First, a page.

Late last fall I came across an article on growing garlic that really peaked my interest. When I started looking for bulbs it was late October and everyone was sold out! The Northern folks probably already had their garlic in the ground for weeks before I even though about ordering. Generally speaking, garlic grows better in cooler areas as the bulbs should be planted in the Fall when soil temperature is at least down to 60*. The bulbs need plenty of chilling hours before Spring to be able to form. We don't have a whole lot of cold weather and that makes me a little worried! I have found several local farmers who are growing garlic with great success, though, so I do have hope!
This year I was a little more prepared and started looking through seed catalogs. The garlic you get from the grocery store is usually sprayed with an anti-sprouting chemical and is probably grown with nasty pesticides!! My first choice was to order from Southern Exposure Seed Exchange because I was planning on getting other seeds along with the garlic bulbs. I decided to to nix the seeds to be able to focus more on the garlic and began searching for individuals offering bulbs for sale. I hopped on one of my favorite websites, Local Harvest and found Bobbette's Naturally Grown Produce, a certified naturally grown small farm out of Liberty, KY. I purchased a softneck artichoke variety called Inchelium Red and Heirloom Cherokee, a hardneck variety. I'm looking forward to seeing which will do the best for me!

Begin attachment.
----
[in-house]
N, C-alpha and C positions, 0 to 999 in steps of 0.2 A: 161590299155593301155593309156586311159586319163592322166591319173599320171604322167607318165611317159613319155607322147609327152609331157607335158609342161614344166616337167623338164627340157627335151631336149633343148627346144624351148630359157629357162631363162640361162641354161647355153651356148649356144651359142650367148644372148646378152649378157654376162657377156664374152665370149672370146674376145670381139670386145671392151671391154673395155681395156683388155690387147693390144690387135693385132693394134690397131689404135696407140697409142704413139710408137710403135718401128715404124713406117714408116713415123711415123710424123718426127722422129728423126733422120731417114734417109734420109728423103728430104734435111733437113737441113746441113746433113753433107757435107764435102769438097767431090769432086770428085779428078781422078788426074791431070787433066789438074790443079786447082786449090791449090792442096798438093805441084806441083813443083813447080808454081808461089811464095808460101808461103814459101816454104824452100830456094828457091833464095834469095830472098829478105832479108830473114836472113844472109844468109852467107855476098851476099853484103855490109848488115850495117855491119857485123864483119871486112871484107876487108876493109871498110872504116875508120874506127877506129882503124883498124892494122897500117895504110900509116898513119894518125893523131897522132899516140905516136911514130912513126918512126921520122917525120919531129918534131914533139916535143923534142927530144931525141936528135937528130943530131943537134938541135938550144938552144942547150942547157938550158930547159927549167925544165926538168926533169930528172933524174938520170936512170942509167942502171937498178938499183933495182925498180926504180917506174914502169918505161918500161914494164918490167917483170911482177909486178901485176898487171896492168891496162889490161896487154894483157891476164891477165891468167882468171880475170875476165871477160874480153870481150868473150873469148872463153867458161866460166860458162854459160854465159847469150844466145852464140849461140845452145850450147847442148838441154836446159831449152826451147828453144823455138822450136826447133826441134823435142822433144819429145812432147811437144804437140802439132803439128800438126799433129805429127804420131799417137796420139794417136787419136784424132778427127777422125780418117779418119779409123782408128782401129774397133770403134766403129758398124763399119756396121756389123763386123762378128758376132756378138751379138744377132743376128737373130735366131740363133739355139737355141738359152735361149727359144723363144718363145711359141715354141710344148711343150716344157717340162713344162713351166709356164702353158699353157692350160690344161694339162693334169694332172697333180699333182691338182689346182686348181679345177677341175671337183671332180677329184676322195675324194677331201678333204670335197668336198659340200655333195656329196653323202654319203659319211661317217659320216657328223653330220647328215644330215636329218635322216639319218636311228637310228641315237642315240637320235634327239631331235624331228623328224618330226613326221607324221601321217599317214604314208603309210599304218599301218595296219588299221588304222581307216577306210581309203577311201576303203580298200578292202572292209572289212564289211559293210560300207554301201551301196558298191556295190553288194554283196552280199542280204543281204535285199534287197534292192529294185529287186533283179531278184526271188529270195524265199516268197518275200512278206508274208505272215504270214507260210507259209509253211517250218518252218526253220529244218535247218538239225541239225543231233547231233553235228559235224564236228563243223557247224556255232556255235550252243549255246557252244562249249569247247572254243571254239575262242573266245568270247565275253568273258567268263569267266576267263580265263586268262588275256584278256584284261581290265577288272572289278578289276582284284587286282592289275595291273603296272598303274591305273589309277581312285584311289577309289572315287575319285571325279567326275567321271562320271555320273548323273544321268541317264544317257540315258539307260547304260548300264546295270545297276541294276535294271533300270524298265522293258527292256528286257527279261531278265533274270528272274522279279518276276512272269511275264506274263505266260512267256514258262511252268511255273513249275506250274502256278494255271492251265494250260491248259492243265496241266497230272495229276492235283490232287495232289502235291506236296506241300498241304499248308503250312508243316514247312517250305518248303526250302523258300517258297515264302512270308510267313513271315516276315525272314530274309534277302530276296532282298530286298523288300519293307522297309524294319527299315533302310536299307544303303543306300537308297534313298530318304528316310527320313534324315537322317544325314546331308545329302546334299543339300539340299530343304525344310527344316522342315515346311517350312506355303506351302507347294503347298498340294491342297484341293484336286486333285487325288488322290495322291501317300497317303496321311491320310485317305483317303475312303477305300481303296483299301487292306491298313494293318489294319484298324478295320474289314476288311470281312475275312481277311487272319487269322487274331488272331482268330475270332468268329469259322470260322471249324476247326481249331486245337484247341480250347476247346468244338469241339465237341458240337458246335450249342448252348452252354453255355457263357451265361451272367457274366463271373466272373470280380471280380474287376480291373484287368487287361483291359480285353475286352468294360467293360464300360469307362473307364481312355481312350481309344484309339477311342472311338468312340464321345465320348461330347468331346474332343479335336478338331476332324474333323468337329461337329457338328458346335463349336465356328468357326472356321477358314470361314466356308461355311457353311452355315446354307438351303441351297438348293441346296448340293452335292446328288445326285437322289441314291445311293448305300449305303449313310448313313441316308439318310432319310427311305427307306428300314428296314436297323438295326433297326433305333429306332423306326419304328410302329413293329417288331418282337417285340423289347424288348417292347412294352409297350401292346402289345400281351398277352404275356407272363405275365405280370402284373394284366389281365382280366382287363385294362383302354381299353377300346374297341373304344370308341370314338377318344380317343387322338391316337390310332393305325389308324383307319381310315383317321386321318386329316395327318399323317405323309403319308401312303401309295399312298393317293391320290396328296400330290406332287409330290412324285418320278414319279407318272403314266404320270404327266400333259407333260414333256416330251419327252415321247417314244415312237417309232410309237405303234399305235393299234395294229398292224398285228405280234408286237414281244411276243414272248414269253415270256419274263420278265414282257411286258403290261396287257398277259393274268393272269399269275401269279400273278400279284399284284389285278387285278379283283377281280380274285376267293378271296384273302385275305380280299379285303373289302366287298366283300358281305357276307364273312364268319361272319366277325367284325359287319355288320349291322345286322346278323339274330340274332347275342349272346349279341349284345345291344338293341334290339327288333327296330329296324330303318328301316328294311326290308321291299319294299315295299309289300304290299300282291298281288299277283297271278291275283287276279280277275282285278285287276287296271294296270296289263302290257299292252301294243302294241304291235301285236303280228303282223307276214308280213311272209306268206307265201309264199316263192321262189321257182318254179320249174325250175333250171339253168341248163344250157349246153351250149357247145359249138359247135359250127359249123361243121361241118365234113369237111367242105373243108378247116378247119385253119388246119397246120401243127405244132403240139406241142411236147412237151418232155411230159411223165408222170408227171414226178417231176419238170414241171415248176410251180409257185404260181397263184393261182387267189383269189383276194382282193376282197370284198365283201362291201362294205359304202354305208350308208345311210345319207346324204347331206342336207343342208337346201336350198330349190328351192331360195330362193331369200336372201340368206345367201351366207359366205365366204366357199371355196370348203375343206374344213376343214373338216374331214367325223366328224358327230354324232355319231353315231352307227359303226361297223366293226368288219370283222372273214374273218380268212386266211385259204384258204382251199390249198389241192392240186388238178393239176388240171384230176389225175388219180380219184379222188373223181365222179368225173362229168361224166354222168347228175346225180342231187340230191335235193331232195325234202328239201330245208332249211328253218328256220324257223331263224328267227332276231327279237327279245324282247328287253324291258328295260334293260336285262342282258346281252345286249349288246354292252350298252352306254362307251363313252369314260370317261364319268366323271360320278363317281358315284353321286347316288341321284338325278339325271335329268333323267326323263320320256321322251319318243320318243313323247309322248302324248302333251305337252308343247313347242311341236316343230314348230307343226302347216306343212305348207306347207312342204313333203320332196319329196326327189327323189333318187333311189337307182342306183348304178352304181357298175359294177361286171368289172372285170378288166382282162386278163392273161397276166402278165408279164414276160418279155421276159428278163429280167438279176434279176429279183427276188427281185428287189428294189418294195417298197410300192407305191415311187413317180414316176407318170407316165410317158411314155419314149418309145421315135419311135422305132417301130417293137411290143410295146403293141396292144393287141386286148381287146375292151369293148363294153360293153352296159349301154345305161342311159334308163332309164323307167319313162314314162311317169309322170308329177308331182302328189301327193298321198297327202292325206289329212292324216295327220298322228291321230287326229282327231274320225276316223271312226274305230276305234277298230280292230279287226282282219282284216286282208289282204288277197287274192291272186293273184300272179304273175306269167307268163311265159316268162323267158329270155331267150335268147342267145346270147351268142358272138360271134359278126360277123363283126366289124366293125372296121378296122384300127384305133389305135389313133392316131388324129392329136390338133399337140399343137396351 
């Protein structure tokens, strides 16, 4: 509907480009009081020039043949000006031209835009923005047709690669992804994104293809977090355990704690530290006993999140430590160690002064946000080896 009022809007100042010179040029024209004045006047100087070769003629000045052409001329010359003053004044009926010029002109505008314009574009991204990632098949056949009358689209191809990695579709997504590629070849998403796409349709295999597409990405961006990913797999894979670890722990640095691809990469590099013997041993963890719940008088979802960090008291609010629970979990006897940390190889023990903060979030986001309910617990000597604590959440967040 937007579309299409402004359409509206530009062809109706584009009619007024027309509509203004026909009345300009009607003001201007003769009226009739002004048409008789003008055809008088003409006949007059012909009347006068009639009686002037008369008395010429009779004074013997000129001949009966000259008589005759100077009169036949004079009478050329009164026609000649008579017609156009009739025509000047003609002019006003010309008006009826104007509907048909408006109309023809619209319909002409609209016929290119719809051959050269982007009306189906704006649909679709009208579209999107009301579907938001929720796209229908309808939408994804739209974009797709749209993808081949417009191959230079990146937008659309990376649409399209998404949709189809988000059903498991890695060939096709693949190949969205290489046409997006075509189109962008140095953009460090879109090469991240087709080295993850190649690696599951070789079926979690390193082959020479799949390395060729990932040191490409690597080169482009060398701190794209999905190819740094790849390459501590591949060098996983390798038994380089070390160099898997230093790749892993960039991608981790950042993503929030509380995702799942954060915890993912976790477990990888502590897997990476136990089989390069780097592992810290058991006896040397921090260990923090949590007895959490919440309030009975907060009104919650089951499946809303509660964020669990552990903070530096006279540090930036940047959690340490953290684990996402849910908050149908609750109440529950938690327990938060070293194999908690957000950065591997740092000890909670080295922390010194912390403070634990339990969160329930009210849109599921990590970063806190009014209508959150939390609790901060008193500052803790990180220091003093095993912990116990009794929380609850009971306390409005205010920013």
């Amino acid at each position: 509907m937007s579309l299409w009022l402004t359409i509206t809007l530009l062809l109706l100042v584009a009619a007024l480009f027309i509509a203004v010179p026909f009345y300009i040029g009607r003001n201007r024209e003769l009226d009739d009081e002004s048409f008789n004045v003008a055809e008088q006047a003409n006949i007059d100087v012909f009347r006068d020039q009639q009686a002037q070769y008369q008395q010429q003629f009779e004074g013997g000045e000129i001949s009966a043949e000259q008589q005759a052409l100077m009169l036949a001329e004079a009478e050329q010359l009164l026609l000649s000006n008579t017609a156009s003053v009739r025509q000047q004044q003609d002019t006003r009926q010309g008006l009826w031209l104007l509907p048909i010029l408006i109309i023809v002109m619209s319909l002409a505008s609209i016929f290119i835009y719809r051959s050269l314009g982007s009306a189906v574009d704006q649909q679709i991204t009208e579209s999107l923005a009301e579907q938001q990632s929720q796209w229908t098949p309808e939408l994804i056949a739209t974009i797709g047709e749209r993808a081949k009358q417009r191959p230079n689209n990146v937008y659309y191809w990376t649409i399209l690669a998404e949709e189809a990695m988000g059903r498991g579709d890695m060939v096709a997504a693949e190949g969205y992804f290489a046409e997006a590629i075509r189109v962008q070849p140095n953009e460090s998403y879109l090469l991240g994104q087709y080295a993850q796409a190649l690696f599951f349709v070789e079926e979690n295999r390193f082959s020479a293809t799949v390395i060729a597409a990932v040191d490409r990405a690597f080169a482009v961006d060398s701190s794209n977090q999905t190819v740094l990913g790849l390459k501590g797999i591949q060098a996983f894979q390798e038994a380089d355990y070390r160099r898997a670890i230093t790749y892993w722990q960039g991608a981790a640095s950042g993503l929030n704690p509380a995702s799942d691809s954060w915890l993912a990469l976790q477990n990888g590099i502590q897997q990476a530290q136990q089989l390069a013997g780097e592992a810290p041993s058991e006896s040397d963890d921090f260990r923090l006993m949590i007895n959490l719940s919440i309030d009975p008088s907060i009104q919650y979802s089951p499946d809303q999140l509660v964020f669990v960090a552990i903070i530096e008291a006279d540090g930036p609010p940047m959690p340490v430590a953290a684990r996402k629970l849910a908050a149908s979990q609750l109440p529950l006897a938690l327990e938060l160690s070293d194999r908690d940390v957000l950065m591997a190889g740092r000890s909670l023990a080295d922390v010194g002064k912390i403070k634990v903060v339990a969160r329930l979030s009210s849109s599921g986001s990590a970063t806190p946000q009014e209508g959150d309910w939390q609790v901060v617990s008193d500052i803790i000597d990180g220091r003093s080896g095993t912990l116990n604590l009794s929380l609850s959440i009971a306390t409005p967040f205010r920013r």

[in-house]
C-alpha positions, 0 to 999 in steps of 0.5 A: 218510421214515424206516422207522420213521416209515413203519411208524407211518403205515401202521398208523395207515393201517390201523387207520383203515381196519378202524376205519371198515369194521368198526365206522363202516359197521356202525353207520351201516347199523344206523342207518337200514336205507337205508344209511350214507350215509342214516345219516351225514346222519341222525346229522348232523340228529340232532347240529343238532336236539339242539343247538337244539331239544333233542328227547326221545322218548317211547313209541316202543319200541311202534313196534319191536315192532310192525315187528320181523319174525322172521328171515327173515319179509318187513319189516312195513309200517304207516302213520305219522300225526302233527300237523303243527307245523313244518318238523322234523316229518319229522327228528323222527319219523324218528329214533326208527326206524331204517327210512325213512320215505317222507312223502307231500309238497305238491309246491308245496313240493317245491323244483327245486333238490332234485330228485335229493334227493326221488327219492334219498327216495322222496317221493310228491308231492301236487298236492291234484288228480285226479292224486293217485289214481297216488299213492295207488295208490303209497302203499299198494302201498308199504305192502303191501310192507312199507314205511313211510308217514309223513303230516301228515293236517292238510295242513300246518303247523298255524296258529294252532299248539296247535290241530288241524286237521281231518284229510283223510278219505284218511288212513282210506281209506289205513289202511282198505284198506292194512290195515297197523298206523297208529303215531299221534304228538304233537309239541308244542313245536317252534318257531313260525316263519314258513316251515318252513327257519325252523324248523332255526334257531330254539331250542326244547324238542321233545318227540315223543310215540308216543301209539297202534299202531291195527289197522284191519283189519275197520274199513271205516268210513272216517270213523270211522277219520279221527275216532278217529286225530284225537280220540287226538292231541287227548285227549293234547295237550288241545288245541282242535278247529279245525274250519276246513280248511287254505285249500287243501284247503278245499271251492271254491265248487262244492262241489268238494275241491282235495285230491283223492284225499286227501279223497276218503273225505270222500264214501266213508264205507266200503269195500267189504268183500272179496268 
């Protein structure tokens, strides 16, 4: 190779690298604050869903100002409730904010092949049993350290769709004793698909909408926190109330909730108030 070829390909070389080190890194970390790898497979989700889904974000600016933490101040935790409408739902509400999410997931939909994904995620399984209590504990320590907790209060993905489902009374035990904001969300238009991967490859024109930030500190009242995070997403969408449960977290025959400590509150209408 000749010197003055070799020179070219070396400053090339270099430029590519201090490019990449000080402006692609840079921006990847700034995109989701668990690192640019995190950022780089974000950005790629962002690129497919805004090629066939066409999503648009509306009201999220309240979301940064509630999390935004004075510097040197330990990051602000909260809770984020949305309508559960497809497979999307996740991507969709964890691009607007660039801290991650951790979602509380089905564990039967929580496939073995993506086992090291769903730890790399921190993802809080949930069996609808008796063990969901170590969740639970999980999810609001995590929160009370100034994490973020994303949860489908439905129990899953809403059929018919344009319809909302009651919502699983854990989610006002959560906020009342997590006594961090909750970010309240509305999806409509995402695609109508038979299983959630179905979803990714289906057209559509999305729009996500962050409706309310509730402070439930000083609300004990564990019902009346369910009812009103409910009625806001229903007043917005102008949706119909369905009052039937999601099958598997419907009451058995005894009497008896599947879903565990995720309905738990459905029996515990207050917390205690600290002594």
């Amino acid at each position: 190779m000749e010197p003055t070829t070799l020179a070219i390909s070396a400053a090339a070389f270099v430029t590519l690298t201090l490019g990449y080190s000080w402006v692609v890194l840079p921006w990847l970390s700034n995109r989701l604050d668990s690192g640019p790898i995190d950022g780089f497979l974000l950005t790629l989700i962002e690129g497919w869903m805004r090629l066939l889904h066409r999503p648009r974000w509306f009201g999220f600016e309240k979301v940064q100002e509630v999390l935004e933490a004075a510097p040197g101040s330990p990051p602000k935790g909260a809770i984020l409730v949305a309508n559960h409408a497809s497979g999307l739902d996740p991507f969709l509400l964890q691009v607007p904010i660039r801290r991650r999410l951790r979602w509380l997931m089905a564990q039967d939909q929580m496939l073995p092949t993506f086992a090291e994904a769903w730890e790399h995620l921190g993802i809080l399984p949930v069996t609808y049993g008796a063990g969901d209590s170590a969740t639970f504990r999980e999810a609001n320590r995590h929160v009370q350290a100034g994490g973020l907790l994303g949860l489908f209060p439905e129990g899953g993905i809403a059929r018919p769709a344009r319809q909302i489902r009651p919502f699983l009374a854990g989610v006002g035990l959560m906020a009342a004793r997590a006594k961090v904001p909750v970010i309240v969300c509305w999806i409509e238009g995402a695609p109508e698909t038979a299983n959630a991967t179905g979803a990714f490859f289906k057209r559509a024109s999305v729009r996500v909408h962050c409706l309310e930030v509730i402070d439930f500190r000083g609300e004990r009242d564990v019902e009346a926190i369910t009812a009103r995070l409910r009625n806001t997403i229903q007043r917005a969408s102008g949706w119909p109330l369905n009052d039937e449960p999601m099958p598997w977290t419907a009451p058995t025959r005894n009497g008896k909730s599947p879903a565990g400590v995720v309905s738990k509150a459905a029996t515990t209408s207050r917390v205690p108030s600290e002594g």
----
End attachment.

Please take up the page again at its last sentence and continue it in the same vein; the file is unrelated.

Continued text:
For the bed I tilled up a 6 1/2' x 6 1/2' bed in a sunny spot and used old fence posts for the edges. I added in top soil and mushroom compost, then tilled again to incorporate the different soils together. Our soil is pretty sandy and drains well, but I wanted to add more organic matter. My garlic has already made it in (I ordered on Tuesday and got it on Friday!!) but I am waiting for cooler weather to put it in the ground... it's been in the mid 80's all week. After planting I will add a heavy coat of mulch to keep the weeds at bay and then fish emulsion for fertilizer in the Spring. Wish me luck!!! :)